Seagate slapped with a class action lawsuit over hard drive failure rates
The lawsuit cites high failure rates and negative consumer reviews for Seagate’s 3 TB consumer hard drives.
Seagate is facing a class action lawsuit over its 3TB consumer hard drives, which by some accounts have suffered unusually high failure rates.
The lawsuit, filed on February 1 in the U.S. District Court for Northern California, primarily cites reliability data from Backblaze, a cloud backup provider that builds its own storage pods from consumer hard drives. In Backblaze’s experience, Seagate's 3TB HDDs failed at much higher rates than other drives, prompting the storage provider to phase out those drives by mid-2015.
“In terms of raw percentages, approximately 32 percent of the [Seagate] Drives deployed in 2012 failed by early 2015,” the lawsuit says. “… Accordingly, only 68 percent of the Drives deployed in 2012 were operational after three years, which was well below Backblaze’s overall drive survival rate of 80 percent after four years.”
The lawsuit also points to user reviews on Newegg.com for Seagate’s 3 TB Desktop HDD, which totals more than 700 reviews with two or fewer stars. That’s more than the number of reviews with four or five stars.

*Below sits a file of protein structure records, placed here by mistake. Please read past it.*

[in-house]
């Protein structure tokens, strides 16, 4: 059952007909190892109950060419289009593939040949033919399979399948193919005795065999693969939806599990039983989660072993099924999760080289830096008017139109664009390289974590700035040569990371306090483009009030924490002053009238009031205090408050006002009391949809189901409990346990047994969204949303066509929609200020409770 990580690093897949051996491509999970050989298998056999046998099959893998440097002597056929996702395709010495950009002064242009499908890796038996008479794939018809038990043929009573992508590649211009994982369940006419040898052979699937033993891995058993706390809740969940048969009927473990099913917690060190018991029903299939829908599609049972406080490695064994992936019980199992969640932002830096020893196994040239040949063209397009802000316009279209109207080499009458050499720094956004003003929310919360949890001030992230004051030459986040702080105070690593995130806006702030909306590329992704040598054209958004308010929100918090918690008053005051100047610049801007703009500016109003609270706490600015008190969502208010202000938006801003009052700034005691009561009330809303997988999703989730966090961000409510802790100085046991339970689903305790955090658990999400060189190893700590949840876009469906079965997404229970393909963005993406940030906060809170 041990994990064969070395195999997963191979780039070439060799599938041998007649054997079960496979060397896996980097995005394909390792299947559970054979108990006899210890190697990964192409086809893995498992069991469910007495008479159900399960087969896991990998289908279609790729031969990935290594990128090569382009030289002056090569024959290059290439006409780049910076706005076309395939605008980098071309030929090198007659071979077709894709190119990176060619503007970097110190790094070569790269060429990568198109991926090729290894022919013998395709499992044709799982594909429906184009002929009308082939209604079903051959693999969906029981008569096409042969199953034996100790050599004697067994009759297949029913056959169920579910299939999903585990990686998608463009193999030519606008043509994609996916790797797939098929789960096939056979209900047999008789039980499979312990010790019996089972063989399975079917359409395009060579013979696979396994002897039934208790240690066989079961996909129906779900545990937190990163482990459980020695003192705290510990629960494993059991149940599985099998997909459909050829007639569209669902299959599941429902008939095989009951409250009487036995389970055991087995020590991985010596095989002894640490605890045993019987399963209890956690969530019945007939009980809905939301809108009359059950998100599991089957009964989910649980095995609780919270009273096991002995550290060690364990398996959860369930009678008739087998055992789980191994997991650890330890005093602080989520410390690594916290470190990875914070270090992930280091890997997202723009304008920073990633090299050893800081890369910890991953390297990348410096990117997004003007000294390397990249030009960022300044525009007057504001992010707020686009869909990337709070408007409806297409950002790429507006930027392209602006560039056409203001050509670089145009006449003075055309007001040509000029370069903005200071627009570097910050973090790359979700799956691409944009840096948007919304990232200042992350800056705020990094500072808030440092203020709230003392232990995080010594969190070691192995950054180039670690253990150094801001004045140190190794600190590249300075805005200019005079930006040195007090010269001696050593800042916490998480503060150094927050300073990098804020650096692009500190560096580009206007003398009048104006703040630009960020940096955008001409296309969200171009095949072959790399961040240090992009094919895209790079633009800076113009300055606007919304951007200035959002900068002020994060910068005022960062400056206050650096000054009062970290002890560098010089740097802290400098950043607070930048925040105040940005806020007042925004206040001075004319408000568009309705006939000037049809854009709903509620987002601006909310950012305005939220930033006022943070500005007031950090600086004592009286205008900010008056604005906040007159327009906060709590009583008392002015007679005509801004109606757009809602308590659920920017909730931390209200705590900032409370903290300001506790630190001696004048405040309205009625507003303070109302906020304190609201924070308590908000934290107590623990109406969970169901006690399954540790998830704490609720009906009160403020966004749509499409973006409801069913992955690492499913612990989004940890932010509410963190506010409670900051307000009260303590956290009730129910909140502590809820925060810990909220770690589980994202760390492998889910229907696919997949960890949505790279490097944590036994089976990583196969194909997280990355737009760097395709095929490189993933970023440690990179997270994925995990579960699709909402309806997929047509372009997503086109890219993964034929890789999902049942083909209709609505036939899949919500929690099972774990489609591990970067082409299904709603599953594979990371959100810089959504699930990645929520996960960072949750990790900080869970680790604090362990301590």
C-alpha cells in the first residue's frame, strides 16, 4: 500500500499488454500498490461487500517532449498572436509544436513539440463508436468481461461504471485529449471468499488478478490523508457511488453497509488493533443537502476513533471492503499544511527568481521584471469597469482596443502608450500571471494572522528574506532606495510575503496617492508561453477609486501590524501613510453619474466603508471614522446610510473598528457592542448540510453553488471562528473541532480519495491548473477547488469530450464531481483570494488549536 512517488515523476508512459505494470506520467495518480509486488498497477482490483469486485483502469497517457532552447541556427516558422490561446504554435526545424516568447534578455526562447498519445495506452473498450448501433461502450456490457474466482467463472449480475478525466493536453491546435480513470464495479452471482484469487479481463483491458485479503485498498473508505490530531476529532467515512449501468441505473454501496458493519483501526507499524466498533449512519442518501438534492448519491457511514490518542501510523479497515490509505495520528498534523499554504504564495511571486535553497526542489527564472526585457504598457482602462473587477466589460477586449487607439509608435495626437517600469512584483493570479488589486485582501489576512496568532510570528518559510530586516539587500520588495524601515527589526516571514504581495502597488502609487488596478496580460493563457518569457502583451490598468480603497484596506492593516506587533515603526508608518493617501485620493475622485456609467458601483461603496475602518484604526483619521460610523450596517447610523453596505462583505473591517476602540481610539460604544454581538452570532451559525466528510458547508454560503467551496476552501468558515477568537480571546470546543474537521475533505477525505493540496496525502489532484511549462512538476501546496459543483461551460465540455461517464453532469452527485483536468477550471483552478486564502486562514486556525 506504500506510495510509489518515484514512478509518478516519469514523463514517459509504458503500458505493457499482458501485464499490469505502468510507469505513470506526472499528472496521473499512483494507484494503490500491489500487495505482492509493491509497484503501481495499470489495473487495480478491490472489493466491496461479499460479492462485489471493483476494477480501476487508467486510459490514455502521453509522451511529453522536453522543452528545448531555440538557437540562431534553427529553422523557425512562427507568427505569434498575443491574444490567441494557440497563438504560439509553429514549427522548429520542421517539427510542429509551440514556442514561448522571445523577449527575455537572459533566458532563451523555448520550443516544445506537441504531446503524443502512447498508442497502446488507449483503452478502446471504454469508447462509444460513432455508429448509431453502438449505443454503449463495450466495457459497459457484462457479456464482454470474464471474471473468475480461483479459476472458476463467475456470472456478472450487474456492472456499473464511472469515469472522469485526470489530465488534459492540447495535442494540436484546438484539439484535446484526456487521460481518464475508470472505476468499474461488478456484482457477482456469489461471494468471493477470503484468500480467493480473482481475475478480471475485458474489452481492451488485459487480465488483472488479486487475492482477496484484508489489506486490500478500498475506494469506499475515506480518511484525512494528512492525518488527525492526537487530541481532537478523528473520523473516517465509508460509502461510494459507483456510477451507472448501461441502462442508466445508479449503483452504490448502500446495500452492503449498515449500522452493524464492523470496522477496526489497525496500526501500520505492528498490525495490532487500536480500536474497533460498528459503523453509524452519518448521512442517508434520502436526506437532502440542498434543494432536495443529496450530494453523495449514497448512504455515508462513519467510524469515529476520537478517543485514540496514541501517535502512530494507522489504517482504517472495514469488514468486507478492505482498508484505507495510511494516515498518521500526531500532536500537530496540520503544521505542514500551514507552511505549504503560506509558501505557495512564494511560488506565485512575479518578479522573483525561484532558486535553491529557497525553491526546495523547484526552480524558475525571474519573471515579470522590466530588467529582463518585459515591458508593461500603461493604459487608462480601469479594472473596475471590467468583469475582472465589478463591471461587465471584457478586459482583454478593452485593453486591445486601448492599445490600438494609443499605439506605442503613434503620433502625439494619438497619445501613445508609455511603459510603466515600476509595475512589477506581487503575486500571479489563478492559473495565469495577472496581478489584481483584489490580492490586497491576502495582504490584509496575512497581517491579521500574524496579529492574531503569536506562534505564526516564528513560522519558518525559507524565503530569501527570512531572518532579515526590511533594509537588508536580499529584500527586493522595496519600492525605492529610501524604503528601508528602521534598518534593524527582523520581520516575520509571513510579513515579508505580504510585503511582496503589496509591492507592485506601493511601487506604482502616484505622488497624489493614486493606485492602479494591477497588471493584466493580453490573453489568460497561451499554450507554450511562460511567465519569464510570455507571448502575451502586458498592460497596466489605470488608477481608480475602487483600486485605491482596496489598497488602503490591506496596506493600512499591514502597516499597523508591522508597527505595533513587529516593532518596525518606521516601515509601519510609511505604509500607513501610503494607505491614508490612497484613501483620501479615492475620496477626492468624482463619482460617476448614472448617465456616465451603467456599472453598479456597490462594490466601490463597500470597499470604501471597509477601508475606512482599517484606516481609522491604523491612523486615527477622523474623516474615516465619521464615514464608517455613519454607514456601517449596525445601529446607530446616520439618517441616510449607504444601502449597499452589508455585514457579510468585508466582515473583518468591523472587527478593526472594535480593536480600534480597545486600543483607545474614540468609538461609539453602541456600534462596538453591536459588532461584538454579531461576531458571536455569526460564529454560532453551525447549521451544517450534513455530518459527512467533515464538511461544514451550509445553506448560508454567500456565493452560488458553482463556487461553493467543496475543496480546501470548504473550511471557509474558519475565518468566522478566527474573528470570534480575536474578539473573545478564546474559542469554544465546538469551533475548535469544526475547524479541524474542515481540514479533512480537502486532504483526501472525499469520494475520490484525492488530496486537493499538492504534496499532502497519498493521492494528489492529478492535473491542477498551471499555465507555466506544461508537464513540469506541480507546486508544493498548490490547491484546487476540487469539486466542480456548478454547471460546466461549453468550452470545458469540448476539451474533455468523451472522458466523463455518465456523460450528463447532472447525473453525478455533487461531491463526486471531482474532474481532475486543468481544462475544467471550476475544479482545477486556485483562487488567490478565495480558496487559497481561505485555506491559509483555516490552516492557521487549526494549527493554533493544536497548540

As for the actual plaintiff, named Christopher Nelson, the lawsuit says he purchased a Seagate Backup Plus drive in 2012, and it “suffered a catastrophic failure with little to no forewarning” in 2014. Although Nelson wasn’t able to recover his data, the drive was under a two-year warranty and Seagate sent a replacement. This drive, apparently a refurbished model, also failed less than a year later. The lawsuit alleges that because all of Seagate’s 3TB drives were prone to high failure rates, replacing those drives with the same model was not an effective solution.
The law firm Hagens Berman is still seeking people to join the class action lawsuit, and has posted a contact form for affected Seagate users on its website.
The story behind the story: As we’ve noted in the past, Backblaze’s data may not represent the average consumer experience. The company puts its drives through rigorous use, which may in turn put greater wear on drives that are designed to spin down and save power when they’re not needed. That’s not to say Seagate isn’t at fault, but the case isn’t so cut-and-dry given the many variables that can factor into hard drive failure.